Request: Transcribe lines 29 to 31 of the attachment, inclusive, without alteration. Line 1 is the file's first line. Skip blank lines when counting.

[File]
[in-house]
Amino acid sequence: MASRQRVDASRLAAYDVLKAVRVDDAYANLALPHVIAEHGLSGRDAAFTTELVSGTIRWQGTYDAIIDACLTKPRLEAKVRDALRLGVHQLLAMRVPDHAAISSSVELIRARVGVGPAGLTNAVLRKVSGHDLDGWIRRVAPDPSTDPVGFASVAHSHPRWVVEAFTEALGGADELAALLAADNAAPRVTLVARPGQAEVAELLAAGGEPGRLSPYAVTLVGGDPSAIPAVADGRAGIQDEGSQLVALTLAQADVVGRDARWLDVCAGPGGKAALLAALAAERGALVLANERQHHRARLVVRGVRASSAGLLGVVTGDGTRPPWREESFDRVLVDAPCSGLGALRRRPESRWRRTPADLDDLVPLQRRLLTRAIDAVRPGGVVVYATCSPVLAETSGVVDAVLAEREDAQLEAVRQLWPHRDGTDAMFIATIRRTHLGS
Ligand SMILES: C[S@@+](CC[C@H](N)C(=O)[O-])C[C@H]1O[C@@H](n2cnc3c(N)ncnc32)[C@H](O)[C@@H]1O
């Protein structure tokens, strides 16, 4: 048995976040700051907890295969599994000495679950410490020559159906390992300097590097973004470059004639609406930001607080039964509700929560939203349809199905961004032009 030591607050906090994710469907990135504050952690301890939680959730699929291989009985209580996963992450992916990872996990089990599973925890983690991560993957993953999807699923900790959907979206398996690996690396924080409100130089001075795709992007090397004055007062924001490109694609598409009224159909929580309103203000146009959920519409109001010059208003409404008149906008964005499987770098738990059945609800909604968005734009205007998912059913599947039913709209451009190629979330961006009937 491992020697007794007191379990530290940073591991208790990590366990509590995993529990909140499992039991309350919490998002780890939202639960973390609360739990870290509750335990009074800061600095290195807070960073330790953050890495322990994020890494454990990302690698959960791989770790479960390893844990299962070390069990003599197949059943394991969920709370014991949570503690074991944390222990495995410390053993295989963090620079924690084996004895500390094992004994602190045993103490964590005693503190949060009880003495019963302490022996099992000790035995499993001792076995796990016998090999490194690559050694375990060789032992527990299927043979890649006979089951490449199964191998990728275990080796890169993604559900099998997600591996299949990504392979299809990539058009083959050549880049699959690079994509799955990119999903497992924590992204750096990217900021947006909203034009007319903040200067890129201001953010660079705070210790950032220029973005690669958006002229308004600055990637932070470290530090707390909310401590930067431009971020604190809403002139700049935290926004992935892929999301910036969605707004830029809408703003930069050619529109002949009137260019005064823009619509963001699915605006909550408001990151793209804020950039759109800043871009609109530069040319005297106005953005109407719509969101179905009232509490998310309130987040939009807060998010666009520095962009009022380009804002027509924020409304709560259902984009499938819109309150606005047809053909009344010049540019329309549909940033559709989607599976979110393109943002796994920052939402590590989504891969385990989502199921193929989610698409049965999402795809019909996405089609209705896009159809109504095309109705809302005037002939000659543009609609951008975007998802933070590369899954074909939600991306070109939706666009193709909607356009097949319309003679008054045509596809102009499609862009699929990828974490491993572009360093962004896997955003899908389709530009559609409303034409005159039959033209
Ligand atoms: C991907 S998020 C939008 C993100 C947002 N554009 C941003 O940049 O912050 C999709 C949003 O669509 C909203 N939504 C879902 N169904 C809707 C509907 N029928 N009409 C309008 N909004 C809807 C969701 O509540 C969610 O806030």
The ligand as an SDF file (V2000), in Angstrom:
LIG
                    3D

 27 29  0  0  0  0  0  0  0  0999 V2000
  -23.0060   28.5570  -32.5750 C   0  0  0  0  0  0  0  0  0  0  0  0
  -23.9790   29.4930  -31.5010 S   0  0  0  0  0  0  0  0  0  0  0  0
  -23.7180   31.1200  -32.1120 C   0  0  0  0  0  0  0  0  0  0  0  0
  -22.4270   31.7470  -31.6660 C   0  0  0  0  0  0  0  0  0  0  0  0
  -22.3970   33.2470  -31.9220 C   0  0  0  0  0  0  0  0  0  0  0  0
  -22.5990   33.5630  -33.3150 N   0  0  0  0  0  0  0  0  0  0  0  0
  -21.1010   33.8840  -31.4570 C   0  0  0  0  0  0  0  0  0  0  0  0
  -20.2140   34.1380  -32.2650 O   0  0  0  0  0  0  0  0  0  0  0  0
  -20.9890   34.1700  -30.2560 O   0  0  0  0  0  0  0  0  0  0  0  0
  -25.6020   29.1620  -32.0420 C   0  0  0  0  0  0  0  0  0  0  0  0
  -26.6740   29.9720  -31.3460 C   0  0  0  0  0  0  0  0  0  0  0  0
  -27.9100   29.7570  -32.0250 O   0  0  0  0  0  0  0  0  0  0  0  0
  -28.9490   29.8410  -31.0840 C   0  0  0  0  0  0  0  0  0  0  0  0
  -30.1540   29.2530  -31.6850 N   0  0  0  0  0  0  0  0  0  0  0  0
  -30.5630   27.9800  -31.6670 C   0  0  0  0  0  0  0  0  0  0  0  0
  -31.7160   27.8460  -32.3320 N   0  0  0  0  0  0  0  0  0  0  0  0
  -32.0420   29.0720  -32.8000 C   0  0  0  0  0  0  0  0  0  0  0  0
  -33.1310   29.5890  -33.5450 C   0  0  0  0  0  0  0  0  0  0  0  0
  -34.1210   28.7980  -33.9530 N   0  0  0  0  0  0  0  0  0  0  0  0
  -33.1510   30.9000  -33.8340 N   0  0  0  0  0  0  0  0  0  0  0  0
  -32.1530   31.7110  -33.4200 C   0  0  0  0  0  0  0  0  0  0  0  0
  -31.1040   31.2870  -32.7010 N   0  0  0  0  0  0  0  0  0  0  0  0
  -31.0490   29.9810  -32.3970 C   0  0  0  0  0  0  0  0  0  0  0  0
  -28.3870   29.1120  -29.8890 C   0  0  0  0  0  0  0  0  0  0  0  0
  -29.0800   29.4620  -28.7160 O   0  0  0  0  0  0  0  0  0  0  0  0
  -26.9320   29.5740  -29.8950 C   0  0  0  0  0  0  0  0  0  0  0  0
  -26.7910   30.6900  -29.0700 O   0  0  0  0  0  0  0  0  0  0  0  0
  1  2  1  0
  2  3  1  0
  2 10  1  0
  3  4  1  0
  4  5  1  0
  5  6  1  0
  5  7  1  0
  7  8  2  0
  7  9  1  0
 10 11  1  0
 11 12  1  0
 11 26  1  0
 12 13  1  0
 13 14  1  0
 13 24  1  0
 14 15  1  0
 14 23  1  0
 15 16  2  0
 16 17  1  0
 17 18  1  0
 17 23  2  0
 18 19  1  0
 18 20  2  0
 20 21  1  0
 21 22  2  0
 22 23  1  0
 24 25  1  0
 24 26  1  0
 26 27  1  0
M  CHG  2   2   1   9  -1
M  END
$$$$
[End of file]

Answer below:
  -33.1510   30.9000  -33.8340 N   0  0  0  0  0  0  0  0  0  0  0  0
  -32.1530   31.7110  -33.4200 C   0  0  0  0  0  0  0  0  0  0  0  0
  -31.1040   31.2870  -32.7010 N   0  0  0  0  0  0  0  0  0  0  0  0